🏗️ Improved Architecture

Breadcrum has finally shipped a new and improved backend architecture! These changes bring immediate performance and reliability improvements and also lay the foundation for the next round of exciting features.

The Original Setup

One of the primary design goals of Breadcrum was to build using proven, reliable technology and patterns while still utilizing the time-saving features modern technologies offer.

Diagram of original launch architecture
The original launch architecture of breadcrum.net. Simple and effective.
  • A Fastify “API First” API server.
    • Provides 100% of the APIs needed to implement a Breadcrum client.
    • Fully validated endpoint schemas with JSONSchema and OpenAPI 3.0.
  • A Postgres relational database.
    • Breadcrum’s primary service is storing related data for users. Postgres is the best tool for that.
  • A Redis cache for rate limiting and short-lived cache storage.
  • A dedicated private yt-dlp-api service.
    • Provides a long-running Python process since loading yt-dlp per request was too slow.
  • A top-bun multi-page JAMStack style web app client.
  • Hosted on fly.io using Alpine Linux Docker containers.
  • Continuous integration and deployment run on GitHub Actions.

This implementation served its purpose well. It was simple to set up and reliable. Despite omitting some common conventions (SSR, CDN, TypeScript etc), it never felt like it prioritized short-term productivity at the cost of long-term flexibility. Building and maturing on top of this base has been a pleasure.

There were a few pain points:

  • If the server ever crashed, all in-flight jobs and work were lost and would not recover after a reboot. Server-resolved bookmark details, website archive extraction, and episode resolution would be dropped and none of the resources would finish resolving. Users would have to manually retry creating them if it was noticed.

  • Resource scaling was uneven. Requests that triggered work-heavy jobs, like processing a large website, could slow down other requests or crash the server if it hit the out-of-memory supervisor limit. The server resources needed to cover 99% of requests safely and quickly were much smaller than those needed to cover the last 1% of heavy workload requests. To avoid these problems, provisioning for the 1% case was necessary.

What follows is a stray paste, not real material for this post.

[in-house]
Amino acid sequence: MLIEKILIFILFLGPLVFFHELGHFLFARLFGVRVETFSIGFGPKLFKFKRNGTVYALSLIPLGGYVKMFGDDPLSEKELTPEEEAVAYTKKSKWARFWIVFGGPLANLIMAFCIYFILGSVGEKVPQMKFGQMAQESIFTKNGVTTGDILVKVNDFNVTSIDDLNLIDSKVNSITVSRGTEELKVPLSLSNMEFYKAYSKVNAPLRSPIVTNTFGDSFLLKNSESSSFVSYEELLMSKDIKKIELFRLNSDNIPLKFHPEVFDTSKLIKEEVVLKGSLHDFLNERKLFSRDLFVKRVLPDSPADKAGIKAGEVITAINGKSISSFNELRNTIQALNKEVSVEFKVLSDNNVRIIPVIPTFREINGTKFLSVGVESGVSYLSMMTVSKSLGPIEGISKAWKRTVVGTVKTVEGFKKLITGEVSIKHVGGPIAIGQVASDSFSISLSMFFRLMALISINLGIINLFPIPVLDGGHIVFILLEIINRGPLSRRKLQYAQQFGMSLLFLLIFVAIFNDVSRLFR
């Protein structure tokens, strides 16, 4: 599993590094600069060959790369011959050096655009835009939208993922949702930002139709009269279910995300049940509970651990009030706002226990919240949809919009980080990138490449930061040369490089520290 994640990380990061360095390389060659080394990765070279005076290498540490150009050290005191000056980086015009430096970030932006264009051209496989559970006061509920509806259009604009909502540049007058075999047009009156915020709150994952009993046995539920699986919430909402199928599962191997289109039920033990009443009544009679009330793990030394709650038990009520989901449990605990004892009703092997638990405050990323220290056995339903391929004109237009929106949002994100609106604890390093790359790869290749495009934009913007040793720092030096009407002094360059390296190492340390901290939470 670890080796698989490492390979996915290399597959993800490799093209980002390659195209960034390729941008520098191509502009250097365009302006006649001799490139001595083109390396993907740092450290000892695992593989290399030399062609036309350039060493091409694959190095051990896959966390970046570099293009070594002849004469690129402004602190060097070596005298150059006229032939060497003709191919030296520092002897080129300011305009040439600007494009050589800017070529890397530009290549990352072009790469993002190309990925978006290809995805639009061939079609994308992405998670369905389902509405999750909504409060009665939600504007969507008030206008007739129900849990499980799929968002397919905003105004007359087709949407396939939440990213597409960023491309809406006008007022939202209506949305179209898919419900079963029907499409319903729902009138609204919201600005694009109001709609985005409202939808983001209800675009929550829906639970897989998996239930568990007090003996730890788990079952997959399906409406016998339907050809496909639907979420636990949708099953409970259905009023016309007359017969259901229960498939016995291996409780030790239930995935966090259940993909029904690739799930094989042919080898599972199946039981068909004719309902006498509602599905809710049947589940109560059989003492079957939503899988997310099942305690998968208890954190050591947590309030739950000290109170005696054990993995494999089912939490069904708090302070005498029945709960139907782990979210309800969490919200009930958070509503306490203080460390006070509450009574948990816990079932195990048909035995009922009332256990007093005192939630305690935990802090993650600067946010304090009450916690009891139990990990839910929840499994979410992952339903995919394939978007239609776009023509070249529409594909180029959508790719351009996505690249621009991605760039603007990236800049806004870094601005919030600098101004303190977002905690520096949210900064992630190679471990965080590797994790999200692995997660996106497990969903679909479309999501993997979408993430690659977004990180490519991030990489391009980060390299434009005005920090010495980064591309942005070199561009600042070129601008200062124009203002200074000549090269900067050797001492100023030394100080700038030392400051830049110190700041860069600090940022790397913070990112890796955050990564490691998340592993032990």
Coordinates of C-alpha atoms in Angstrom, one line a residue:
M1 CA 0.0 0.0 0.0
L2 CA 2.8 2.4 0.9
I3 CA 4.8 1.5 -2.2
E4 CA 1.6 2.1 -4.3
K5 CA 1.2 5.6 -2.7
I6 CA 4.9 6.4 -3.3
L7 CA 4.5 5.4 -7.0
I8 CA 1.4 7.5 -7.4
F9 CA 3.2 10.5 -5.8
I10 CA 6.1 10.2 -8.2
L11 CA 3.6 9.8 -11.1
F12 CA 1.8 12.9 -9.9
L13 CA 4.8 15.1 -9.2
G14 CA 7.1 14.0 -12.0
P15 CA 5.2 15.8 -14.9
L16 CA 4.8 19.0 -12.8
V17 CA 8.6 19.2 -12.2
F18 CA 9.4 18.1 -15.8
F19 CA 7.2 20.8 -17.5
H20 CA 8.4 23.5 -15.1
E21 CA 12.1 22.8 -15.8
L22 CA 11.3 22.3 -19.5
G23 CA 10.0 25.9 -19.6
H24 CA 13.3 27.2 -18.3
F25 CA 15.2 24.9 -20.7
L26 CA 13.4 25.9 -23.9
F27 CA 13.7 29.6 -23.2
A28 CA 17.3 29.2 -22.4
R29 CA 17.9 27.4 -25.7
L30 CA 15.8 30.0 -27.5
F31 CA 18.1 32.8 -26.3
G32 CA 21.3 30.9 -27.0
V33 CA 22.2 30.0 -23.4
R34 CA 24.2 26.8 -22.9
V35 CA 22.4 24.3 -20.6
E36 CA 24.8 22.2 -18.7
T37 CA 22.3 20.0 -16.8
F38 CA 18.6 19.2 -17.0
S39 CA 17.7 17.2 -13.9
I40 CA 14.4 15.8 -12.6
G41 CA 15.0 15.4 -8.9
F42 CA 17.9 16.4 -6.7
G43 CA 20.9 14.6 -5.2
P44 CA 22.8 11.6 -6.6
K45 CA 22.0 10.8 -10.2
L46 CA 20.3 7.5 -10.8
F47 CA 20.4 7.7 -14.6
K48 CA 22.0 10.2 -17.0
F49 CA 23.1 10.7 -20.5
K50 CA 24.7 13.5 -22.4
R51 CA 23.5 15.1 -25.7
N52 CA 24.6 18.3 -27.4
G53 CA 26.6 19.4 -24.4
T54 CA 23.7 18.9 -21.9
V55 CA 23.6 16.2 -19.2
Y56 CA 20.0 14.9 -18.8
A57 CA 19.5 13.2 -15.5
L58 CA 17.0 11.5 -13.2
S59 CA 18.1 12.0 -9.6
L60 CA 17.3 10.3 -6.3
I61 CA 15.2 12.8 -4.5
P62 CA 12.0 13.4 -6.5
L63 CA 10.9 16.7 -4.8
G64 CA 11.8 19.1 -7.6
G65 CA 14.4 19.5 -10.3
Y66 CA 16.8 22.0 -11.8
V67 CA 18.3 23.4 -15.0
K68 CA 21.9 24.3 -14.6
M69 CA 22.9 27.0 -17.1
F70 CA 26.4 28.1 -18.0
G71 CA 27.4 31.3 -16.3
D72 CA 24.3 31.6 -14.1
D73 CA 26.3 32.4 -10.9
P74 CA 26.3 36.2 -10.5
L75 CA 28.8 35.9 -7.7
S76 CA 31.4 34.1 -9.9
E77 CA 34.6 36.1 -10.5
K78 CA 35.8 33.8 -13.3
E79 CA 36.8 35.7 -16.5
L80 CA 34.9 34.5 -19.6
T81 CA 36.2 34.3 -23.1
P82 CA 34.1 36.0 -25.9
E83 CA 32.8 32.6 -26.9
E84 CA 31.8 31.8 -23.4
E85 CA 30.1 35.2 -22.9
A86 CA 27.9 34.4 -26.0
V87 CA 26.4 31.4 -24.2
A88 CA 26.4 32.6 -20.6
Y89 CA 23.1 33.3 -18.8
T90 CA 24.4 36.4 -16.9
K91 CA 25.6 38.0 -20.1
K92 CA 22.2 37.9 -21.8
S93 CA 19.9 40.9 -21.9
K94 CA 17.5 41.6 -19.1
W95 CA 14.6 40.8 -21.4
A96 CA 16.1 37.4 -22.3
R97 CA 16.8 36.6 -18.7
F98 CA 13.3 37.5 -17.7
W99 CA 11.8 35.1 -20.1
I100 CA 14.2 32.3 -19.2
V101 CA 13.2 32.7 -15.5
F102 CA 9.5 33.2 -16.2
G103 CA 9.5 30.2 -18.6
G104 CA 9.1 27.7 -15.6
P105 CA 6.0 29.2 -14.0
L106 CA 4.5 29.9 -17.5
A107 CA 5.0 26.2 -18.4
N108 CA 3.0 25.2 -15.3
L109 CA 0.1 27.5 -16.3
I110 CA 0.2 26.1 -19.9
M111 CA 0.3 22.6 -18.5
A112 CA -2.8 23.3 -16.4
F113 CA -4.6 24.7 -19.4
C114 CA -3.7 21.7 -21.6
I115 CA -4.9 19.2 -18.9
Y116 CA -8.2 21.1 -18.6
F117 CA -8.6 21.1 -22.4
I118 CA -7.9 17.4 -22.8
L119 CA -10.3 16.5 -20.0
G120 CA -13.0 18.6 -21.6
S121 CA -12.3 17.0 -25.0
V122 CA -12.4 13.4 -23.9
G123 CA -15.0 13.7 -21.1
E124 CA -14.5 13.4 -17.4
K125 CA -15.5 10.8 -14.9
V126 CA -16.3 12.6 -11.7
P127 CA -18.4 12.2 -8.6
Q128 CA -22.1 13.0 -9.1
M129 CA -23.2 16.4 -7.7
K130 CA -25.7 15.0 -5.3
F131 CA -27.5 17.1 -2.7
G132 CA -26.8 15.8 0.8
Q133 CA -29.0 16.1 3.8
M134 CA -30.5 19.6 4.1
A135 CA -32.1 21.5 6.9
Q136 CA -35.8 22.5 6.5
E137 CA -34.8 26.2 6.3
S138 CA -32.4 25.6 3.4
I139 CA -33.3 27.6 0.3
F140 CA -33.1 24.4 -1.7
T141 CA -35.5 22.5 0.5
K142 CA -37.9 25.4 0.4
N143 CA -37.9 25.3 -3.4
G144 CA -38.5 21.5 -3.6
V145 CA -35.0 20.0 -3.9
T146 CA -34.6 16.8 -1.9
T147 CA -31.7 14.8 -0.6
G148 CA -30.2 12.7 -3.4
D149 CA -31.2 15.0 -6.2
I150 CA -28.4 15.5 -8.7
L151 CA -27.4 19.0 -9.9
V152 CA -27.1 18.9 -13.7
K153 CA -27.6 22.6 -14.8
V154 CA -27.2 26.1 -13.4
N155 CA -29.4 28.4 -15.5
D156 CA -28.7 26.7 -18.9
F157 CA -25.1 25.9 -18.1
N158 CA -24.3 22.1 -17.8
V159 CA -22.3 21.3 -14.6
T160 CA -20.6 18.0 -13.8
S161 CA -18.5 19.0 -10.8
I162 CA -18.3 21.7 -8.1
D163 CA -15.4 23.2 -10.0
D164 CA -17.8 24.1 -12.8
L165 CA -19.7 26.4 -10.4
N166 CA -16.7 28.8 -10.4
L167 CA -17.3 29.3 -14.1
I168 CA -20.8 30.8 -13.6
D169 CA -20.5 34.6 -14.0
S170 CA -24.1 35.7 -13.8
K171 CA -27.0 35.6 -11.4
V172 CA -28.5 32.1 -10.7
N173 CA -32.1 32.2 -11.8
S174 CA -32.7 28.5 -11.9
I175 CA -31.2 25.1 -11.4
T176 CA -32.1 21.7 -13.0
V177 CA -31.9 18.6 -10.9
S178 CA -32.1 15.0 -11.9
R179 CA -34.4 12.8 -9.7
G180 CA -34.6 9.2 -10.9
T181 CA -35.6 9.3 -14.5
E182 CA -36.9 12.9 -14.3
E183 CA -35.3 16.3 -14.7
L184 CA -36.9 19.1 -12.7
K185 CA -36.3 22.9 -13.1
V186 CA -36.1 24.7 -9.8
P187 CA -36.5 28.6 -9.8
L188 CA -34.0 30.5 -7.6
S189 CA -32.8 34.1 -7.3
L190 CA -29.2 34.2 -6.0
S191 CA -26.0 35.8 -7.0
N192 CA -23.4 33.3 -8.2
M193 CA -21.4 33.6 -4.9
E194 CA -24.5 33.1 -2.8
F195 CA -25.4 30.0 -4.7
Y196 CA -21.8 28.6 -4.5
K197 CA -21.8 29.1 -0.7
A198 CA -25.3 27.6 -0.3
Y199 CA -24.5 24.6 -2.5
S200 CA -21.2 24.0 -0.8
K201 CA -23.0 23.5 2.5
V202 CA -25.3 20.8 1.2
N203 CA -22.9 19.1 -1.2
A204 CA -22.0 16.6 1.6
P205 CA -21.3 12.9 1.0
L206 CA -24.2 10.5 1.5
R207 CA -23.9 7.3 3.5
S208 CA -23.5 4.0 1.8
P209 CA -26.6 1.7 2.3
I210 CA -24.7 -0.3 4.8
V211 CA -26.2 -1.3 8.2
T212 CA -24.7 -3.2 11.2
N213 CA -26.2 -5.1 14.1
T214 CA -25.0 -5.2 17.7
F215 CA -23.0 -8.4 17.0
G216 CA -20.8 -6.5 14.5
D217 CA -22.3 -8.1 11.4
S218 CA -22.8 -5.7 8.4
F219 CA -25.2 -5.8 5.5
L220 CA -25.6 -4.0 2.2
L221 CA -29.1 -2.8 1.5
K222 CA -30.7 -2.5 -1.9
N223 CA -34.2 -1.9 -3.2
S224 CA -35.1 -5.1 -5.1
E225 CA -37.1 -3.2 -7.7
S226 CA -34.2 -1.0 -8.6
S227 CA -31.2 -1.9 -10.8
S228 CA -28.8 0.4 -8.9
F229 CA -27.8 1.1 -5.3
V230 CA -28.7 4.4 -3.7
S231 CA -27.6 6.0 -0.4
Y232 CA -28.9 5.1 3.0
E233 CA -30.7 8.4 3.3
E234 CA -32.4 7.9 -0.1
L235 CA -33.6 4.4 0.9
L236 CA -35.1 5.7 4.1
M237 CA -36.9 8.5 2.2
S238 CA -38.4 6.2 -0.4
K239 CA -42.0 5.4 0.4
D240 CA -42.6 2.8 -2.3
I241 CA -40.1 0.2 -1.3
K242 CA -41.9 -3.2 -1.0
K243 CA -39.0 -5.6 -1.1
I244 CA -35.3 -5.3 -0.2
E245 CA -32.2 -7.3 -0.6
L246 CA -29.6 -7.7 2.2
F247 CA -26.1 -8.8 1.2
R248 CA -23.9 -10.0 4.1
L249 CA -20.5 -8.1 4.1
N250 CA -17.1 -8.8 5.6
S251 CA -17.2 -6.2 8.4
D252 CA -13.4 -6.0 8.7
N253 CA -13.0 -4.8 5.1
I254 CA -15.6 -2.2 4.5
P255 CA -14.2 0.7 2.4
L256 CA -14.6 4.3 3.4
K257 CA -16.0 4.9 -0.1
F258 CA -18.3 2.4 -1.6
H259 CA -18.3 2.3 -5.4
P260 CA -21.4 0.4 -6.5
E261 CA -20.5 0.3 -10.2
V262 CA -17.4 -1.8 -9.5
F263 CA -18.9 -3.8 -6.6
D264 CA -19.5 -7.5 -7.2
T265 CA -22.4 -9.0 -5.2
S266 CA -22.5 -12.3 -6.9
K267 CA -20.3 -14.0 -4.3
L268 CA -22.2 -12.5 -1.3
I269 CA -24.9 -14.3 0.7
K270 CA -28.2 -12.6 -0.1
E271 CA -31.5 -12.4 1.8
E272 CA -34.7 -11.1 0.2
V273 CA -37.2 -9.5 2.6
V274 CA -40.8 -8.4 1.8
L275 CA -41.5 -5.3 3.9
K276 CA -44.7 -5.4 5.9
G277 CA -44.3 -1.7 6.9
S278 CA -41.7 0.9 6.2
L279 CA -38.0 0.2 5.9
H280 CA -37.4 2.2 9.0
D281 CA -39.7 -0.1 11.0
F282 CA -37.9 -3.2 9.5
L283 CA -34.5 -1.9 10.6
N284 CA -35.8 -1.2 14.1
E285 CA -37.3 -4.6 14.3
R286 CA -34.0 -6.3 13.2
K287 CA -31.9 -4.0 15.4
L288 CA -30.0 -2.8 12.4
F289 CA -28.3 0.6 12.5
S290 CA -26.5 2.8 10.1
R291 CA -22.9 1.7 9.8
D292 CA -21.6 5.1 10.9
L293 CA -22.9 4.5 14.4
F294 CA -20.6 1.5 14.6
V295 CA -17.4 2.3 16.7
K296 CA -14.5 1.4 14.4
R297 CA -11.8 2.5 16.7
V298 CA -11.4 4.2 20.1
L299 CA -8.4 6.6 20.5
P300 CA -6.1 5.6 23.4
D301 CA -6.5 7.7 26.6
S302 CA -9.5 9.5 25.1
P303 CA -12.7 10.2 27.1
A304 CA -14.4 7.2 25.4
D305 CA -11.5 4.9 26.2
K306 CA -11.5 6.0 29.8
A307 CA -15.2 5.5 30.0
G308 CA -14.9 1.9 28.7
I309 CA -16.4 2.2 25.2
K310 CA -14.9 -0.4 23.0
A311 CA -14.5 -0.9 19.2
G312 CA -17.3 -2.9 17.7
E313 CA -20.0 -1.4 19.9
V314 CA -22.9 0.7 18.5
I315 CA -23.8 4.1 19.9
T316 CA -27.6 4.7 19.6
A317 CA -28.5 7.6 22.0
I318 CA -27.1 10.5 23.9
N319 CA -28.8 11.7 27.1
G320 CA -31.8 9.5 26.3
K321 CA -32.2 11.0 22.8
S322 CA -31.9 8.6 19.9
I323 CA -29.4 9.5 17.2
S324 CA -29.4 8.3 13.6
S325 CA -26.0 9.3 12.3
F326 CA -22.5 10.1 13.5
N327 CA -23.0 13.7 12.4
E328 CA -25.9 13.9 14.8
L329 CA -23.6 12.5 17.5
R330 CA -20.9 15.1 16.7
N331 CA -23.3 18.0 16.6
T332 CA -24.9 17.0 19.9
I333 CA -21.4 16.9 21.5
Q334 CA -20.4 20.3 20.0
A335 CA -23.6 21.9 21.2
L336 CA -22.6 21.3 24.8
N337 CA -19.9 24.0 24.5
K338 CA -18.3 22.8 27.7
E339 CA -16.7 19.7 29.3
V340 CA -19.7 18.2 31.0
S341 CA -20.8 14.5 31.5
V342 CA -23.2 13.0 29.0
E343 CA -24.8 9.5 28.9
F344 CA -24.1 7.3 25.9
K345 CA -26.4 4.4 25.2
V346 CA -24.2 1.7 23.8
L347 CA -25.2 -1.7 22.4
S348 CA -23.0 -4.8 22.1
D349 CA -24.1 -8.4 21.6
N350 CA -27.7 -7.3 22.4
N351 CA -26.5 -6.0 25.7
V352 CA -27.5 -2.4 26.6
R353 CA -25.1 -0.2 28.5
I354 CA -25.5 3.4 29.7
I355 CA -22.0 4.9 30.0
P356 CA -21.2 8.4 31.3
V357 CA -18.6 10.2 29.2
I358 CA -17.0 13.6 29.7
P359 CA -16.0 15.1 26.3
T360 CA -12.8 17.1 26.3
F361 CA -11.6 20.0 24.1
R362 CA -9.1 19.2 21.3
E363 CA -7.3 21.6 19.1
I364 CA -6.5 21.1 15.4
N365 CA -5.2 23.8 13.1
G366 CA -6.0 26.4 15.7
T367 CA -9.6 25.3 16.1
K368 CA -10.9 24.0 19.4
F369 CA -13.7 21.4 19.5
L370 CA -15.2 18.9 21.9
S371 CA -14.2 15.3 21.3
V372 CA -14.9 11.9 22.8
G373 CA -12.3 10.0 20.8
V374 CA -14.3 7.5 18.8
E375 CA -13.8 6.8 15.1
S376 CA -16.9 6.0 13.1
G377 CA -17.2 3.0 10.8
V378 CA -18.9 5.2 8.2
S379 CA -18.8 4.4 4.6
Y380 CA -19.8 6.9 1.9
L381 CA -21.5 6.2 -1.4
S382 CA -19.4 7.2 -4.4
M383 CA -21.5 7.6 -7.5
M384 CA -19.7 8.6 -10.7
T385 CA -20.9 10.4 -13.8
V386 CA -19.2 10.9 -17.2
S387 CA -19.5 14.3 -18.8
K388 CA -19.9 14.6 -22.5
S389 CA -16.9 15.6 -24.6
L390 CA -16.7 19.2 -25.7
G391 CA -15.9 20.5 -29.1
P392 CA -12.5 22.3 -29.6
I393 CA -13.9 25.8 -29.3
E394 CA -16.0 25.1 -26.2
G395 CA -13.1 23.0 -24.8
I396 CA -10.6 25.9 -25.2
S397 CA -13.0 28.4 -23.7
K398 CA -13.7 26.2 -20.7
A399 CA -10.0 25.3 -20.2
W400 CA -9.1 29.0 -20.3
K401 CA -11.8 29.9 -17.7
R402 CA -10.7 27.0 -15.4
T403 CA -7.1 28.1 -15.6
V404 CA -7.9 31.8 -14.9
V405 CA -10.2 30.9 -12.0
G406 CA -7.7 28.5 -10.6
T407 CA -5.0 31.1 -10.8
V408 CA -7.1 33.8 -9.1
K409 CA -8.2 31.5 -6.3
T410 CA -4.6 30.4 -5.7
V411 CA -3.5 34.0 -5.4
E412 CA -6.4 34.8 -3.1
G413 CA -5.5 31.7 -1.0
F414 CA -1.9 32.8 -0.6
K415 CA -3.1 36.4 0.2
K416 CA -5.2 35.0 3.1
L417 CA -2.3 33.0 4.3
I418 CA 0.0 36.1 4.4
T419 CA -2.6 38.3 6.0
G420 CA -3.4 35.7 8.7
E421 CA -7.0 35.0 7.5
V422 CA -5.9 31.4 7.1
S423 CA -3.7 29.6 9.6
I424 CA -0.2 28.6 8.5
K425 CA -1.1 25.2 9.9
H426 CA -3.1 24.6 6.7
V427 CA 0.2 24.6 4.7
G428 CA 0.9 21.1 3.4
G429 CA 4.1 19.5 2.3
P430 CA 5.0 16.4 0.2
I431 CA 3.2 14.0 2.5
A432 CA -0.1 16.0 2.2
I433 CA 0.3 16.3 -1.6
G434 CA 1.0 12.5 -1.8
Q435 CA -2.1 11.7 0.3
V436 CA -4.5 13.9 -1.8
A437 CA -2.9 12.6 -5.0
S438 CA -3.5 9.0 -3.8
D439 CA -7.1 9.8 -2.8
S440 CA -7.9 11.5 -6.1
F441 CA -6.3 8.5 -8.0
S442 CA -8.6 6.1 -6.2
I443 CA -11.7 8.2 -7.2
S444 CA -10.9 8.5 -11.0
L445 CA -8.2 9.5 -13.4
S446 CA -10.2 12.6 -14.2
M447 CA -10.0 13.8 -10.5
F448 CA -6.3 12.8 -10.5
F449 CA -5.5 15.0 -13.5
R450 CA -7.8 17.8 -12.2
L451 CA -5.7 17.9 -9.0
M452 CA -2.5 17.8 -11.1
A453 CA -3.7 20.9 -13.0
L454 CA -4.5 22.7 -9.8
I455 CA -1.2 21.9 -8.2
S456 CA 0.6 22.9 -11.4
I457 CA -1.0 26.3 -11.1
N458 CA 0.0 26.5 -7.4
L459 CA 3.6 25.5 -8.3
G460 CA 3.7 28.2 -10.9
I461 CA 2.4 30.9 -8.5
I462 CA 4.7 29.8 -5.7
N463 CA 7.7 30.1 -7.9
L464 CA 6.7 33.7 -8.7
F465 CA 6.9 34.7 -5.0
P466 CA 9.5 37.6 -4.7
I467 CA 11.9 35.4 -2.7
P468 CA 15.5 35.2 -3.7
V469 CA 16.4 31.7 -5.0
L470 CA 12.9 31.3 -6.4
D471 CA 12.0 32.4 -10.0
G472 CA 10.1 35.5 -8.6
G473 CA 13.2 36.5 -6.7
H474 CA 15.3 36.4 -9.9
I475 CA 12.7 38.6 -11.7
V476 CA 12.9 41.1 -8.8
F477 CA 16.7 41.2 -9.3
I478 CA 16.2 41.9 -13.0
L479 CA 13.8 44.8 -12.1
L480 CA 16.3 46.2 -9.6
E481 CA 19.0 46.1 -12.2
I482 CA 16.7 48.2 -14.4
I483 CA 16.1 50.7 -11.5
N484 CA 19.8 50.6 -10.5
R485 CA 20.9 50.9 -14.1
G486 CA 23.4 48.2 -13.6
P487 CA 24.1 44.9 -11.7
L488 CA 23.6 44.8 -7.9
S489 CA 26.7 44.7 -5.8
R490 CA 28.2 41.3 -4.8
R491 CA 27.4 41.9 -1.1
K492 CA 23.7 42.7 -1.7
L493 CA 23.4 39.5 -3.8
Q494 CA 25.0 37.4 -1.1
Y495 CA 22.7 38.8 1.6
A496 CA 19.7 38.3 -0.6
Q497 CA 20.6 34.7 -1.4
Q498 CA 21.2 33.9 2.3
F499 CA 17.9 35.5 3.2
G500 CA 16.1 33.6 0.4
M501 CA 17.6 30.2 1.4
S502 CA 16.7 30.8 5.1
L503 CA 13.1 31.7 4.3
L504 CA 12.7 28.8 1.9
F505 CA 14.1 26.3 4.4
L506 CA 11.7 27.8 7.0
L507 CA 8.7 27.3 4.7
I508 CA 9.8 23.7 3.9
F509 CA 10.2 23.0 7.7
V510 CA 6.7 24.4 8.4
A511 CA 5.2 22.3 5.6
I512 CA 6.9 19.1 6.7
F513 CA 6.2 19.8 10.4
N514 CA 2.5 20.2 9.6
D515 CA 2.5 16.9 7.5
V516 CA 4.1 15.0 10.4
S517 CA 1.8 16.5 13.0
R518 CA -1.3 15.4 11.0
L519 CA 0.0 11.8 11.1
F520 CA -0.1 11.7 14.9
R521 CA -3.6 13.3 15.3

The New Setup

Diagram of the improved Breadcrum architecture
Improved Breadcrum architecture. Slightly more complex, but much more capable.
  • A BullMQ worker service (wrapped as a Fastify service).
  • Two Redis instances: a volatile shared cache and a NOEVICT instance for the queue.
  • High availability, single-region Postgres server.

The Worker

The worker process is a second Fastify service that spins up a few BullMQ queue workers. These connect to a new dedicated Redis instance that tracks queued jobs and allows workers to coordinate which process takes which job.

Async task queues are nothing new. You put details about a “job” into a queue, and a worker picks up the job as soon as possible. They offer many useful features that make processing tasks and jobs easier to reason about:

  • Durability
    • If a worker dies during a job, the job queue notices and can retry the job on the next available worker according to configurable rules.
  • Scalability